A nurse walked out of the delivery room and said to the man whose wife just gave birth, “Congratulations sir, you’re the father of twins!” The man replied, “How about that, I work for the Doublemint Chewing Gum Company.”
About an hour later, the same nurse entered the waiting room of expectant fathers and announced that Mr. Smith’s wife has just had triplets. Mr. Smith stood up and said, “Well, how do you like that, I work for the 3M Company.”
The next expecting father started to leave. When asked why he was leaving, he said, “I think I need a breath of fresh air. I work for 7-UP.”
How many times have you heard, “Laughter is the best medicine?”
The origin of laughter as the best medicine can be found in Proverbs 17:22:
“A joyful heart is good medicine,
But a broken spirit dries up the bones.”
Laughing is an excellent way to reduce stress and help cope with a stressful lifestyle. Laughter therapy aims to get people laughing in both group and individual sessions, reduce stress, make people happier and improve one’s health.
In 1979, Norman Cousins published a book titled Anatomy of an Illness in which he described his battle with a fatal disease called Ankylosing Spondylitis, a rare disease of the connective tissues. He refused to accept his fatal prognosis and discovered the benefits of humor in combating the disease. Cousins was quoted to say, “Hearty laughter is a good way to jog internally without having to go outdoors.” Jogging, like laughing causes our body to produce endorphins. Endorphins are neurotransmitters produced by the pituitary gland at the base of the brain in response to certain activities that inhibit pain and produce the “feel good” feeling. Endorphins produce what is commonly known as “runners high”.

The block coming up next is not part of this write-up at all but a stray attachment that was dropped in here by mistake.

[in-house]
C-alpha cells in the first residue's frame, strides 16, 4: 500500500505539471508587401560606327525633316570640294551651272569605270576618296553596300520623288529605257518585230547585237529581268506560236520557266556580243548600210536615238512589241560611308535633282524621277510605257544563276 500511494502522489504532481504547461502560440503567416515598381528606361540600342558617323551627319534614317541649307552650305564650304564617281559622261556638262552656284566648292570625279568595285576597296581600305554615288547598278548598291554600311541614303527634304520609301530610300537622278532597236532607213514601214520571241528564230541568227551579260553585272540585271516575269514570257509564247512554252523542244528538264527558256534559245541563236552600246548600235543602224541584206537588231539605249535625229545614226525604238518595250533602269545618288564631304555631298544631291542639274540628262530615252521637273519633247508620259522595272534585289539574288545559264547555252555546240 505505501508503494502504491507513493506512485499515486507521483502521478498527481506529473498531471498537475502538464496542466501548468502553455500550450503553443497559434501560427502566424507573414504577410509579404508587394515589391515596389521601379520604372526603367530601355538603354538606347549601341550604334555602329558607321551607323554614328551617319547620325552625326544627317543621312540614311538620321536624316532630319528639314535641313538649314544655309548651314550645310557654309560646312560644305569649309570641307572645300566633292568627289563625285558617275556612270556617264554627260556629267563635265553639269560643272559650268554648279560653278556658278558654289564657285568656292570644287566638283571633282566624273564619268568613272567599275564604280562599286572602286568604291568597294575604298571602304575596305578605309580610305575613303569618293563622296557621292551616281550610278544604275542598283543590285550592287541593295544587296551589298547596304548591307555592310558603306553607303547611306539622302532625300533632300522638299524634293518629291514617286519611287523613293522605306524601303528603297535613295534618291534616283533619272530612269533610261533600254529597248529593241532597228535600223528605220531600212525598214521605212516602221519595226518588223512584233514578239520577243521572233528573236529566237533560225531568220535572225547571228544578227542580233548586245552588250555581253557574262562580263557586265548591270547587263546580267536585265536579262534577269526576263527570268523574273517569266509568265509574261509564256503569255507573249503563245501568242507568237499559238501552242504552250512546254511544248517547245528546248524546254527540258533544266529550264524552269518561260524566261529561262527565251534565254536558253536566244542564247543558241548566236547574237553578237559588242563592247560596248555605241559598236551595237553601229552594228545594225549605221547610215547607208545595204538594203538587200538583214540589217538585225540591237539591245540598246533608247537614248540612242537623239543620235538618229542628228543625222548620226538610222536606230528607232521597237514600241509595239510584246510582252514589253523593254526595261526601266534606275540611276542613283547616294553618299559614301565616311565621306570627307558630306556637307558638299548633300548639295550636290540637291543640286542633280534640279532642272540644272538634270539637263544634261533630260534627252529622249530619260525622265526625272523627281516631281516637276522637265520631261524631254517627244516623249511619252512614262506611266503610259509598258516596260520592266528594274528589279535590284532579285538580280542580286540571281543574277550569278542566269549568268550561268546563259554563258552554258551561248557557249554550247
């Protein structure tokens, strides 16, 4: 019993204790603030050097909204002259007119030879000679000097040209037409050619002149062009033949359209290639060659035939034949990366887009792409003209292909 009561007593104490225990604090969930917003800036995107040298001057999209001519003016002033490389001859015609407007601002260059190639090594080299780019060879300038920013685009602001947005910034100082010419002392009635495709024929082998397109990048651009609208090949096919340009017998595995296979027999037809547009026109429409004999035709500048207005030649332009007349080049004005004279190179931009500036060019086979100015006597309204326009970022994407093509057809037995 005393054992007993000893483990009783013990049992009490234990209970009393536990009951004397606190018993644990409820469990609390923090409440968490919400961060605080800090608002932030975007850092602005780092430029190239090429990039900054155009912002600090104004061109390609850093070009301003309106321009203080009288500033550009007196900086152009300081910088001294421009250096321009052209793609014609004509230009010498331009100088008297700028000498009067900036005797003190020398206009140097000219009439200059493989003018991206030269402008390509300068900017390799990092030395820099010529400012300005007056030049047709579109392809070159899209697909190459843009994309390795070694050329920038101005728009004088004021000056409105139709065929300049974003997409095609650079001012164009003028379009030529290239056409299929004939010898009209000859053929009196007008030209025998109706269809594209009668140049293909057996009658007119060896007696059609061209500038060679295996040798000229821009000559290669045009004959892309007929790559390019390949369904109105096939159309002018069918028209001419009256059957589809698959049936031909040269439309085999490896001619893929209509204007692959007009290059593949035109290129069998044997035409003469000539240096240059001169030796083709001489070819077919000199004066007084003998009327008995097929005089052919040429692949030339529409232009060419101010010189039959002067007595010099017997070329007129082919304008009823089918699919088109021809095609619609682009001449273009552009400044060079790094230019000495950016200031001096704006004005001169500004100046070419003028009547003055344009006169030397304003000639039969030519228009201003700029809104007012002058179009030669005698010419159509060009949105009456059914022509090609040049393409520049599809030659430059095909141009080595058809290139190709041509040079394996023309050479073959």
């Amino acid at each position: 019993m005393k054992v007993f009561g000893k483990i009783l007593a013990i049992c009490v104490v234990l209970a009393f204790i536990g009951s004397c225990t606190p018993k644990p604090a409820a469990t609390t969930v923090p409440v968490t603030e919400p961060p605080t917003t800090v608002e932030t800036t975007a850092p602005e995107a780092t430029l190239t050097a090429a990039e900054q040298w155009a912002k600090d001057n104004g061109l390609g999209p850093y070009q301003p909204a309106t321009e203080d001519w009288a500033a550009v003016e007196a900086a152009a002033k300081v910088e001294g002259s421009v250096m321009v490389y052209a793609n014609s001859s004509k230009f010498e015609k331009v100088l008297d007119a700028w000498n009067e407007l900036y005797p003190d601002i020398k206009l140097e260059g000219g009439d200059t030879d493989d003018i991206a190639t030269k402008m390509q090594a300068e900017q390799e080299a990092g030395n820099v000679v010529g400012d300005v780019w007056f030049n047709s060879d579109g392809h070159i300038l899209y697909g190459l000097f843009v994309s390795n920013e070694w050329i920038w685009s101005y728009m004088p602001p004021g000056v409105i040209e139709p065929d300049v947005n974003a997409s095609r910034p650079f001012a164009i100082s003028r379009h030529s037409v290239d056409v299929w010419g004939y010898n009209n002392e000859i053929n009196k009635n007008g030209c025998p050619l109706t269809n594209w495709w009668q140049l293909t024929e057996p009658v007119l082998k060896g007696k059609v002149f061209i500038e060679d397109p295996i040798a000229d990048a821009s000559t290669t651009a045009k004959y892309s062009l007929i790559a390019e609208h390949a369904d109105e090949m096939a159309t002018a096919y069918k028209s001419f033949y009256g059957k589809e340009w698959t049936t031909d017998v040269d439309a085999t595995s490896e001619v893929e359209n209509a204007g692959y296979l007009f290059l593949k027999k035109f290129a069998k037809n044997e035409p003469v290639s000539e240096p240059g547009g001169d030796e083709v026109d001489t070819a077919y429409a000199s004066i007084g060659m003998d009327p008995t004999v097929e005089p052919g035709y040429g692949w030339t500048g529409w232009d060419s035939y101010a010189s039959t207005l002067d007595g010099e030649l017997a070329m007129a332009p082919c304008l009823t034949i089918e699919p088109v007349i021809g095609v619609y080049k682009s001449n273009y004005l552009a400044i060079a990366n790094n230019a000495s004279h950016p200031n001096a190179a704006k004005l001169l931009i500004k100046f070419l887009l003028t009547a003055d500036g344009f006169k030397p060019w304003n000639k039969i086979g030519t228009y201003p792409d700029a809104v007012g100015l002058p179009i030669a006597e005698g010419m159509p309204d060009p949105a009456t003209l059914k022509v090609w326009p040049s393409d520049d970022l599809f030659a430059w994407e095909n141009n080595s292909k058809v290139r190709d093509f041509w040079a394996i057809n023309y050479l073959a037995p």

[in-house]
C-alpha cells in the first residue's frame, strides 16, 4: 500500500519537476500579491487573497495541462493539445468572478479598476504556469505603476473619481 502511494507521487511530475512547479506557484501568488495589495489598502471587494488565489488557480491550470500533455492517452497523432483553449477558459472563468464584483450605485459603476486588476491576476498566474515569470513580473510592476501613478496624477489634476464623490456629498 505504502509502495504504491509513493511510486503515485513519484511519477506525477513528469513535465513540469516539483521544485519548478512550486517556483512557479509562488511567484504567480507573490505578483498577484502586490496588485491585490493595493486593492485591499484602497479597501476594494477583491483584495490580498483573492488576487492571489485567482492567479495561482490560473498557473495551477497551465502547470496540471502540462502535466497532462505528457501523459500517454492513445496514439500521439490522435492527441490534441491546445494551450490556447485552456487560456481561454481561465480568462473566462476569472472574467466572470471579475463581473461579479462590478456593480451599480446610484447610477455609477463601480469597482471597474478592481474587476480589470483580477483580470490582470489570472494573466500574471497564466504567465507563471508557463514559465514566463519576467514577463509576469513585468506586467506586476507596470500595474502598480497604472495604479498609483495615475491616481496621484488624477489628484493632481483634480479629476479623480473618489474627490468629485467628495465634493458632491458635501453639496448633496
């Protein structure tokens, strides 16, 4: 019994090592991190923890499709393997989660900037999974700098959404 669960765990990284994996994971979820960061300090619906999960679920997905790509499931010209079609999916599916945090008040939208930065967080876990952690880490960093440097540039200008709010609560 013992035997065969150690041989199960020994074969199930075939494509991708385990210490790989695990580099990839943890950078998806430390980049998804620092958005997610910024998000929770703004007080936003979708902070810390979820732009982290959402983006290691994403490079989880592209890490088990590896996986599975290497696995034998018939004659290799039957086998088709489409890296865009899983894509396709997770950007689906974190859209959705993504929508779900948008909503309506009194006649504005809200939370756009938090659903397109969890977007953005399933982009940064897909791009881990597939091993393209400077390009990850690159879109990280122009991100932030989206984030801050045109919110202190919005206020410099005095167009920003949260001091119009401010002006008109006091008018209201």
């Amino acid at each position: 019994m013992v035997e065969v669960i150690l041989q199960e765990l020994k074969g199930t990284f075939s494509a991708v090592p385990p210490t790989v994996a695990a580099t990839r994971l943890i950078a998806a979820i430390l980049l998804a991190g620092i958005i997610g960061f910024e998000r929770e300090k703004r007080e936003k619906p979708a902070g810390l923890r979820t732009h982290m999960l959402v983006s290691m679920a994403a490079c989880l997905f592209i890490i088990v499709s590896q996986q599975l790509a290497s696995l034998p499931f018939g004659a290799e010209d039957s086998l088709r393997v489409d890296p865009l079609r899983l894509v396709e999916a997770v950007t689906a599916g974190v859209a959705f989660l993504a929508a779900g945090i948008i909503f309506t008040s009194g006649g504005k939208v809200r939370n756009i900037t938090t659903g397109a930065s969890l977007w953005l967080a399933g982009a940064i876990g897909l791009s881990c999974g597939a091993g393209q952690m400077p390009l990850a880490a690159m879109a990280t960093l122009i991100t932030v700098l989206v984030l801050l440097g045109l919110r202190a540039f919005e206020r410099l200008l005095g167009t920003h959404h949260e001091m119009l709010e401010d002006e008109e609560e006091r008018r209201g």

Dr. William F. Fry, a psychiatrist from Stanford University, California began to examine the physiological effects of laughter in the late 1960’s and is considered to be the father of ‘gelotology’ (the science of laughter). One of his studies confirmed that 20 seconds of intense laughter, even if ‘faked’, can double the heart rate for three to five minutes and may decrease your chances of respiratory infections.
Dr. Lee Berk from Loma Linda University Medical Center was inspired by Norman Cousins. Dr. Berk and his team of researchers from the field of psycho-neuro-immunology (PNI) studied the physical impact of laughter. In one study heart attack patients were divided into two groups: one half was placed under standard medical care while the other half watched humorous videos for thirty minutes each day. After one year the ‘humor’ group had fewer arrhythmia’s, lower blood pressure, lower levels of stress hormones and required lower doses of medication.
How do you “practice” or engage in laughter as therapy? One way is Laughter Yoga. Laughter Yoga (Hasya yoga) is a yoga practice involving prolonged voluntary laughter and asserts that laughter comes from the body not the mind.
Laughter Yoga is practiced in groups where they combine eye contact with ‘childlike playfulness’ and laughter exercises. Fake laughter then quickly becomes real. Laughter Yoga brings more oxygen to the body and brain by incorporating yogic breathing.
So tonight, try a Marx Brothers movie, a comedy club, or some Laughter Yoga. It just may be what the doctor ordered.